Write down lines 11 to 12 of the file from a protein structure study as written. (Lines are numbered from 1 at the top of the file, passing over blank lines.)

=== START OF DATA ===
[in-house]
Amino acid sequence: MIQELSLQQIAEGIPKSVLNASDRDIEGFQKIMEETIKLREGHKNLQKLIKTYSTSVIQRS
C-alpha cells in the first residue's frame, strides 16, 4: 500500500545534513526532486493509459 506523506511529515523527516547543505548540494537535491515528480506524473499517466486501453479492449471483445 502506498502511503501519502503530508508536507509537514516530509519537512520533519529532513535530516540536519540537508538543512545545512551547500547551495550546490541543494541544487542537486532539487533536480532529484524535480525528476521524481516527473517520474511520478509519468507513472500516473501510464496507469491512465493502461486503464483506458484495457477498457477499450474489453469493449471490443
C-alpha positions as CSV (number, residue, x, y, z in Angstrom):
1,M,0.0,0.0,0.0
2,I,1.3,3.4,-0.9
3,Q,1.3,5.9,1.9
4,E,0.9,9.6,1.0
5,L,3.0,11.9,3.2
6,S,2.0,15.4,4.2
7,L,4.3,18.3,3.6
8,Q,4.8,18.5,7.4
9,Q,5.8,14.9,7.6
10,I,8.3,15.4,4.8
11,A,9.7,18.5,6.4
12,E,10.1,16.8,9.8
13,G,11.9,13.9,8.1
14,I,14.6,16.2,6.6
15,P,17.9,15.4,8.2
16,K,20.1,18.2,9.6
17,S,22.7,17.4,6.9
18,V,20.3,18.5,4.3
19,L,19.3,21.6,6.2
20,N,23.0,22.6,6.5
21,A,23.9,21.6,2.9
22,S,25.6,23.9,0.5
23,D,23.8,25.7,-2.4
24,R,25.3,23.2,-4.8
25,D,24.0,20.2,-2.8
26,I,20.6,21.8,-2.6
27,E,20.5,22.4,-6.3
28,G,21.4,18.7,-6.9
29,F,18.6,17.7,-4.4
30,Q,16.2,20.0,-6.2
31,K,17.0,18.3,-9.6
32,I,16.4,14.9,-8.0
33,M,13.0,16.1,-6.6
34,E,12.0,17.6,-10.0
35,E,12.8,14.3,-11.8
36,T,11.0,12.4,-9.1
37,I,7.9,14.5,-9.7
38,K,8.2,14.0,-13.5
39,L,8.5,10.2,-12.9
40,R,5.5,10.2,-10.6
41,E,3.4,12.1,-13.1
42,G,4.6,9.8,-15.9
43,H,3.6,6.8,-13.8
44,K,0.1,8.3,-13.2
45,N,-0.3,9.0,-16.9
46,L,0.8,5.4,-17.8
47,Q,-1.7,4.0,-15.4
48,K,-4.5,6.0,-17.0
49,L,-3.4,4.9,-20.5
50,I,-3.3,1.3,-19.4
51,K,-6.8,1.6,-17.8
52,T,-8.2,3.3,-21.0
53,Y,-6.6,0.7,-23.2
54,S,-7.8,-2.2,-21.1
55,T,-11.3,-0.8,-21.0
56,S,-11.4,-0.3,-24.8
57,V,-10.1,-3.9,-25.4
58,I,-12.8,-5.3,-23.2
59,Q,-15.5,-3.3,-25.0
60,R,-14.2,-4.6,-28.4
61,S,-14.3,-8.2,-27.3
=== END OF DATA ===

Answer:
7,L,4.3,18.3,3.6
8,Q,4.8,18.5,7.4